A24 Catches Heat Over ‘Embarrassing’ A.I. Posters for Its New Film ‘Civil War’

Six promotional posters for Alex Garland's new film, "Civil War," have come under fire on social media.

Kirsten Dunst in Civil War (2024). Photo: A24.

Over the past decade, A24 has steadily built a reputation as a powerhouse in independent film. From horror (Hereditary) to sci-fi (Ex Machina) to comedy-drama (Ladybird), the production company has proved an unrivaled tastemaker, a point perhaps best epitomized by the sweeping success of Everything Everywhere All At Once.

Its recent pivot to begin producing big budget blockbusters, however, has recently courted controversy. On April 17, A24 released the promotional posters for Civil War, the latest film from director Alex Garland about a dystopic future in which America is ripped apart by violent internal factions. The posters were not created by graphic artists, but by an A.I. image generator, a point confirmed by a source close to the production company.

The series of six posters depict iconic American scenes beset by war. The Sphere smolders in the rubble of Las Vegas. New York’s Washington Square Park is encircled by camouflaged tactical trucks. The wreckage of a Miami street glistens in neon pink. One of Chicago’s Brutalist Marina City Towers is aflame.

The posters have come under fire for a range of reasons. First, none of the scenes are in the film. This has led some to suggest A24 is misleading potential viewers by offering a scale of visual effects chaos beyond the $50 million budget.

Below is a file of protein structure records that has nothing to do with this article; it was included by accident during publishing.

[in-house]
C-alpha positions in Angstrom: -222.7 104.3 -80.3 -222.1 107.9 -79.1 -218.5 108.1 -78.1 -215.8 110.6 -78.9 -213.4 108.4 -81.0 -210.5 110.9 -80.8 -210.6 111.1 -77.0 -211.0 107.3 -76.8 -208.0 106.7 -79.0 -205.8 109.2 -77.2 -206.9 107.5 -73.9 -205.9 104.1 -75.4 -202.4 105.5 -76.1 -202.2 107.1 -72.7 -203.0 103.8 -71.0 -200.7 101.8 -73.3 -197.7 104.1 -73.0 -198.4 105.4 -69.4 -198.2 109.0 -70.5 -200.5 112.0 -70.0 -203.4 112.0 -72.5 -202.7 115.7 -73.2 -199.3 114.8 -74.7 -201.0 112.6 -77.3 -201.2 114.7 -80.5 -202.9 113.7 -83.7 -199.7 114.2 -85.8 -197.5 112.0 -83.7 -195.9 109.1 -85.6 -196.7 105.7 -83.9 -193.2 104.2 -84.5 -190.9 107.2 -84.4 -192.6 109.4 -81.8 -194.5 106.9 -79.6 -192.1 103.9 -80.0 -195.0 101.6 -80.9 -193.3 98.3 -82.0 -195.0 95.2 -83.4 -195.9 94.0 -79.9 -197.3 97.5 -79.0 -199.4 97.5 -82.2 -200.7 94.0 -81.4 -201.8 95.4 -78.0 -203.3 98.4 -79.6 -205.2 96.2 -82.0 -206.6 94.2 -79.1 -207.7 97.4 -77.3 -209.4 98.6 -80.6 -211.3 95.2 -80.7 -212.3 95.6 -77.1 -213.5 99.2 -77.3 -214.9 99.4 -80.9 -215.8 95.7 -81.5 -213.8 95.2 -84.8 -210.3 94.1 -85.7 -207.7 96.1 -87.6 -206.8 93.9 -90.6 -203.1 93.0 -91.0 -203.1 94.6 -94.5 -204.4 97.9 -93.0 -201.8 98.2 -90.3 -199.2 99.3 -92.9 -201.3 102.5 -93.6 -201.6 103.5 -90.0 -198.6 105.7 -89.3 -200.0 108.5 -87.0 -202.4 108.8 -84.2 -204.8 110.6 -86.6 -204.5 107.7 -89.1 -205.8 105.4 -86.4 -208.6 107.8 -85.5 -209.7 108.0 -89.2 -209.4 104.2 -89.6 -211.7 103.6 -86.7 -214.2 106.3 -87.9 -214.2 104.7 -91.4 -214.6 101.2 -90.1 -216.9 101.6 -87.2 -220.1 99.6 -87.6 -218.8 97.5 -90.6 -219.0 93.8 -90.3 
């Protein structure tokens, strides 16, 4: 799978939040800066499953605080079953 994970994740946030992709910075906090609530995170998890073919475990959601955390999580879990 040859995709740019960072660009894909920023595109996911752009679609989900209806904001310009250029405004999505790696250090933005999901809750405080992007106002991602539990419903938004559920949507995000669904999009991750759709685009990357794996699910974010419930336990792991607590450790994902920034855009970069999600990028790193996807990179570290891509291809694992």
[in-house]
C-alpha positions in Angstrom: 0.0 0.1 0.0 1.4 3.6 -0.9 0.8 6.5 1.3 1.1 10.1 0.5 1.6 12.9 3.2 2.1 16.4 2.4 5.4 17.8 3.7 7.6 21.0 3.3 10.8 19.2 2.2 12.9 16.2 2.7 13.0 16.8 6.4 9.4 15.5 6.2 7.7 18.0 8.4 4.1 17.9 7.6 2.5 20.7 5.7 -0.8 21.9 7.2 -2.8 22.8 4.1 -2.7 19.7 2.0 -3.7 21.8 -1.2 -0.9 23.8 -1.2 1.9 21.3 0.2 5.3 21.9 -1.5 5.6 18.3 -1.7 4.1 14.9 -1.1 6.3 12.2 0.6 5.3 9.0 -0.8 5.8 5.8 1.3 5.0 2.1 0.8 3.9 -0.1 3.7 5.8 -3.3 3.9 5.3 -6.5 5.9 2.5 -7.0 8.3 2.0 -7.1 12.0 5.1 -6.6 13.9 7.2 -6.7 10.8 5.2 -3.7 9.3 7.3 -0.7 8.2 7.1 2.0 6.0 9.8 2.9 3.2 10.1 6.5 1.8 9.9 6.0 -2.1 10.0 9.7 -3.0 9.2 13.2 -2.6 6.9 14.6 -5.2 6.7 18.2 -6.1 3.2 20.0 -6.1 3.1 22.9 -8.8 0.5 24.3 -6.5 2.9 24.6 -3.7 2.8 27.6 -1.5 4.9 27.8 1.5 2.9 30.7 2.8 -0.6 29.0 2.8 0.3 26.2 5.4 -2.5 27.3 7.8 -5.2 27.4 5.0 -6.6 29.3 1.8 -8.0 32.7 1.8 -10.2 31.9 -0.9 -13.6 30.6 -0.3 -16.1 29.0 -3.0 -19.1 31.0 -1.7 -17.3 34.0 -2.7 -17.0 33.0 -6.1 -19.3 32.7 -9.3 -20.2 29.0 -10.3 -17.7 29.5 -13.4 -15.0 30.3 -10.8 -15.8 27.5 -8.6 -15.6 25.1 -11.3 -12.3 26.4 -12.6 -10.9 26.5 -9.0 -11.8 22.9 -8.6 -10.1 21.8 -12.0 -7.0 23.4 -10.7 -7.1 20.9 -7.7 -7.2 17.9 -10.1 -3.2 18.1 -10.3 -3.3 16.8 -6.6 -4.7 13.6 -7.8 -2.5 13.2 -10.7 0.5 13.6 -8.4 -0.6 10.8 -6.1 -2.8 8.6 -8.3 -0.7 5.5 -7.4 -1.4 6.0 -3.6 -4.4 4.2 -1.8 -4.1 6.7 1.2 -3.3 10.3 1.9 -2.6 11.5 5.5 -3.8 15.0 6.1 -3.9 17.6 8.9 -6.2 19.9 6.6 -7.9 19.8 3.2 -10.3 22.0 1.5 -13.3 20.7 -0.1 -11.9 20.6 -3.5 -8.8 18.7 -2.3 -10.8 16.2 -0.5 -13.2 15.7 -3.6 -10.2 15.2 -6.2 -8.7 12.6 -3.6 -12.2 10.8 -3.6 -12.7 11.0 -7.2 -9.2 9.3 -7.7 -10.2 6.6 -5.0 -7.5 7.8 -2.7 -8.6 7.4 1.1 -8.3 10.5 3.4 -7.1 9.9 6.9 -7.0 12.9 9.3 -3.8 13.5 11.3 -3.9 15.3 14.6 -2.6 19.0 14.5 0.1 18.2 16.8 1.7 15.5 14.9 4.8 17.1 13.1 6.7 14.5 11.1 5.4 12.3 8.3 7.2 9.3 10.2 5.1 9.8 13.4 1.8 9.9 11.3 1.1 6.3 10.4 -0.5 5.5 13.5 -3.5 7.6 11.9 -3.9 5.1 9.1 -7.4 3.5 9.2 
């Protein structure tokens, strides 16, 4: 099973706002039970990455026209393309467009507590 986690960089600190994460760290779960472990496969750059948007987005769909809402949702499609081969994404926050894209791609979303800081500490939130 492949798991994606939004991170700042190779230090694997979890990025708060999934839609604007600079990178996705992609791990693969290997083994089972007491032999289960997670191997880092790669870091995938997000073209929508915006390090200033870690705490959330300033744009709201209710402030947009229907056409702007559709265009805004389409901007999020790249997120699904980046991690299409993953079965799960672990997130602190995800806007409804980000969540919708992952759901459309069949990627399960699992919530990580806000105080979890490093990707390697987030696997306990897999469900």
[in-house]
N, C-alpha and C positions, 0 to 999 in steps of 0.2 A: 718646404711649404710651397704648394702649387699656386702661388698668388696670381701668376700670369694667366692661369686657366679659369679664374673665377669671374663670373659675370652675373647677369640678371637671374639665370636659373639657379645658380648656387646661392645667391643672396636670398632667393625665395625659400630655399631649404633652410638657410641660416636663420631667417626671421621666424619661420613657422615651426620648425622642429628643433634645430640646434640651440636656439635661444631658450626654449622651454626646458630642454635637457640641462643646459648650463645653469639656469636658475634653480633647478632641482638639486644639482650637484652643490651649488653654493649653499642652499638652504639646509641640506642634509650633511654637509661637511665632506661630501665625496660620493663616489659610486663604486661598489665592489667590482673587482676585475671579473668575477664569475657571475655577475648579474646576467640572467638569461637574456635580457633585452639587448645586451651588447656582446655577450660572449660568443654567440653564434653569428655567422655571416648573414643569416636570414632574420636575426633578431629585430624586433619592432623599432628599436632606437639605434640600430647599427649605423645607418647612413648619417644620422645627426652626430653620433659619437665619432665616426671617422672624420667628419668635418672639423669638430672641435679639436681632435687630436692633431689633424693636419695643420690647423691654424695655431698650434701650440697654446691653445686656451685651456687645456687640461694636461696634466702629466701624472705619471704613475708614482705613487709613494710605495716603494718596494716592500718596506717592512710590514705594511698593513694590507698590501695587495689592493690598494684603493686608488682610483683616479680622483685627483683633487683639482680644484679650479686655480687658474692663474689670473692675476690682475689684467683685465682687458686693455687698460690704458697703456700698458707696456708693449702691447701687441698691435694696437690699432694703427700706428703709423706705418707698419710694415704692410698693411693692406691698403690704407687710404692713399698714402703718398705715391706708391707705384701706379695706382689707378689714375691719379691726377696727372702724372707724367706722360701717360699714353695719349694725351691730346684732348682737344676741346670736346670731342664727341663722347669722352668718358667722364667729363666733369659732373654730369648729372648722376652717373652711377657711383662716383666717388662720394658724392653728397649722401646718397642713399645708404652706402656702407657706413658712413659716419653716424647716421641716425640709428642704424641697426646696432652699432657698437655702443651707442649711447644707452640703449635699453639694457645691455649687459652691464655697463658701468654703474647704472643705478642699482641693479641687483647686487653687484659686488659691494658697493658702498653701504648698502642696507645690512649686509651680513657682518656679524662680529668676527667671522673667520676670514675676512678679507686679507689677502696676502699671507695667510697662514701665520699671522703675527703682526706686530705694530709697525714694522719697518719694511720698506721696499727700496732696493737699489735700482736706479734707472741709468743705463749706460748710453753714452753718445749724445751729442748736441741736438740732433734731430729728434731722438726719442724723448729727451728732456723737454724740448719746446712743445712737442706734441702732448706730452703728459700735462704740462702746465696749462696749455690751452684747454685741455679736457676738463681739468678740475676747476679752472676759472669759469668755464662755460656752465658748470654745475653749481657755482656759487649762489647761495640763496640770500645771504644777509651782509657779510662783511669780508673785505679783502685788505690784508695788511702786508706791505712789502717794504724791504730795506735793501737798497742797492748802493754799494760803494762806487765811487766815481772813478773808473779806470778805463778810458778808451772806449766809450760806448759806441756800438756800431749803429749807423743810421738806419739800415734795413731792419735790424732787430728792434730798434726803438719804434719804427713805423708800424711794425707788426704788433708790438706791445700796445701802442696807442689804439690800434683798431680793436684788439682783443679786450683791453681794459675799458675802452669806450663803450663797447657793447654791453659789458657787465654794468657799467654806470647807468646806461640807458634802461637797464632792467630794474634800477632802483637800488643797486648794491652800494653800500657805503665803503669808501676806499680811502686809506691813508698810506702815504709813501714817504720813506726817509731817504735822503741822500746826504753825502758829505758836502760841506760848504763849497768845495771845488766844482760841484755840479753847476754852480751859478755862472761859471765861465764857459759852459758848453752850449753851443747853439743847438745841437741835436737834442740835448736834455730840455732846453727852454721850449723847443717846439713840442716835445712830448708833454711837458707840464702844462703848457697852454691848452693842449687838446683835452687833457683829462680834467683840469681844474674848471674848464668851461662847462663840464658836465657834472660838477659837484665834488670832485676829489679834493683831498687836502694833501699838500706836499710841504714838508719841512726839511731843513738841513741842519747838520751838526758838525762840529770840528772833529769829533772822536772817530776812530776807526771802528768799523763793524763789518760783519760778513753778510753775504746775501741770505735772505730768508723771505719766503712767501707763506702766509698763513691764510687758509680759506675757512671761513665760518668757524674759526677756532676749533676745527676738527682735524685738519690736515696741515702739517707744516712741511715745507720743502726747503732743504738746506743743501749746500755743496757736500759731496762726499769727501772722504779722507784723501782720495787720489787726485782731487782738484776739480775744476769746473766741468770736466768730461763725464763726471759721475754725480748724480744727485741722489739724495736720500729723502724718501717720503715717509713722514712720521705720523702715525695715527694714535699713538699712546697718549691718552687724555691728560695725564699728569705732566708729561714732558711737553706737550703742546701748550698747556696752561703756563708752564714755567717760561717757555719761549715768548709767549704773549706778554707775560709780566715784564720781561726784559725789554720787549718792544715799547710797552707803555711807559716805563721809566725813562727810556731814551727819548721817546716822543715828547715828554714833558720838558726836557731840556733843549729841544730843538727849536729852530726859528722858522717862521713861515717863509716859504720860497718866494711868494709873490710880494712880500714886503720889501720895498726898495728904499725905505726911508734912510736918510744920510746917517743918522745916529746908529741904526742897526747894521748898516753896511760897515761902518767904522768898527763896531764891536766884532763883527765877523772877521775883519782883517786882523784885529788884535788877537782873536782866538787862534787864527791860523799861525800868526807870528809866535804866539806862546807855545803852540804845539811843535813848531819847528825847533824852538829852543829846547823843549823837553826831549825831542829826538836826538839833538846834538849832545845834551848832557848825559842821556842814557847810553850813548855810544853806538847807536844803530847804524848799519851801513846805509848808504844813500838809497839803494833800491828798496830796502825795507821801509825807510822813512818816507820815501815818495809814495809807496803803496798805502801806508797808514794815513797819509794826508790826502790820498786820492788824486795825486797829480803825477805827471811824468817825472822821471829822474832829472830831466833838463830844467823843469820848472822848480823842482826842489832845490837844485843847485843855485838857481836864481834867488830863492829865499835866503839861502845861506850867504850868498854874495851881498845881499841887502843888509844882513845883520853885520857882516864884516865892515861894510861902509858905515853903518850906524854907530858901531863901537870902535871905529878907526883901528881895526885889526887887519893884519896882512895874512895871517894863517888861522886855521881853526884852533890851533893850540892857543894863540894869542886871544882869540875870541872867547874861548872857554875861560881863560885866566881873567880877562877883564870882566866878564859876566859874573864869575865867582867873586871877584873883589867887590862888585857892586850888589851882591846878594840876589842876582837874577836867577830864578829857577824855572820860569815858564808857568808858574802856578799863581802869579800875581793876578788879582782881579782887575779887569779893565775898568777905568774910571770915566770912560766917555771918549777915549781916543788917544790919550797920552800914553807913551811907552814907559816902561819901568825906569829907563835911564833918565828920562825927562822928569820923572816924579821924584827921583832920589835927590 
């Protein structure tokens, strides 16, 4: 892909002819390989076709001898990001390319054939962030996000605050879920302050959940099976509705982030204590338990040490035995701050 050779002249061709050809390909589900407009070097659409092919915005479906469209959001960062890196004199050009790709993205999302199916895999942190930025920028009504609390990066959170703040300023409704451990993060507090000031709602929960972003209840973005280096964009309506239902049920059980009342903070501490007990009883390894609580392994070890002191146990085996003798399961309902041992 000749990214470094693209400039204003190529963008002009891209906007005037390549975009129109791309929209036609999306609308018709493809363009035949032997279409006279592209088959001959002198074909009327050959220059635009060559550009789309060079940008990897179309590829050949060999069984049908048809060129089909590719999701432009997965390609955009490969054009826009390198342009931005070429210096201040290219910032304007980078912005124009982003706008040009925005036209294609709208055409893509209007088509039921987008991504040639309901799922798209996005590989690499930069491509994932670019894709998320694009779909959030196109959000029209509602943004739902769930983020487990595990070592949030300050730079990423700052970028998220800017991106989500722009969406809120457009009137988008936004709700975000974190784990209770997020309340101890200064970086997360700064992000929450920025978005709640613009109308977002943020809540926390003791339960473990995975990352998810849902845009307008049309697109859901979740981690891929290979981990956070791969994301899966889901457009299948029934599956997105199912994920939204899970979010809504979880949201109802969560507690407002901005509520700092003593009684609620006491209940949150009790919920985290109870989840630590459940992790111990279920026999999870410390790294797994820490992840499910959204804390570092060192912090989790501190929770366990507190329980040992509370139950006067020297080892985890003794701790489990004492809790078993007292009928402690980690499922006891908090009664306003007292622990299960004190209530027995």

“None of this happens in the movie,” one user wrote under A24’s Instagram post. “I don’t understand this campaign. You are selling a movie that doesn’t exist and it’s very bizarre”.

Others were alarmed by the wonky details present in Civil War’s posters, somewhat typical of A.I.-generated images. The sight lines of the New York scene are off-kilter, its streets and pathways misaligned and incongruous. A car in the Miami poster has three doors. Chicago’s Marina City Towers are depicted separated by a river, when in fact they stand side-by-side.

Most baffling, perhaps, was the Echo Park poster that seemed to show a gunboat stalking a giant swan. “Why is a gunboat hunting a swan in Echo Park Lake?” wrote one user on Instagram. “Real swan boats don’t even look like that,” wrote another, before adding, “the park is also missing the walking path.”

An A.I.-generated image of Washington Square Park in New York, its fountain and arch surrounded by tanks.

Promotional poster for Civil War (2024), shared on A24’s Instagram account. Photo: @a24 on Instagram.

A24’s decision to offer up scenes outside of the film is not extraordinary. Posters, along with trailers, are created to present viewers the feel and temperature of the film. Oftentimes, they stray from the strict reality captured on scene. Civil War’s poster follow this trope, offering hypothetical scenes of destruction for a film that is one giant hypothetical. The difference is that A24 used A.I. rather than an VFX, graphic, or CG artist.

“You would be nothing without the artist who have created the work under your banner,” one user wrote on Instagram. “This is nauseating, embarrassing, and a complete surrender of your creative integrity.”

A24 did not respond to a request for comment.

It’s the latest instance of Hollywood receiving criticism for using A.I. in promotional material. Last year, Marvel used A.I. for the opening sequence of Secret Invasion. More recently, the horror film Late Night With the Devil used A.I. art images in the film. The use of A.I. was also one of the central issues hashed out during 2023’s Hollywood strikes, when writers and actors sought protection from studios using A.I. to replace their labor.

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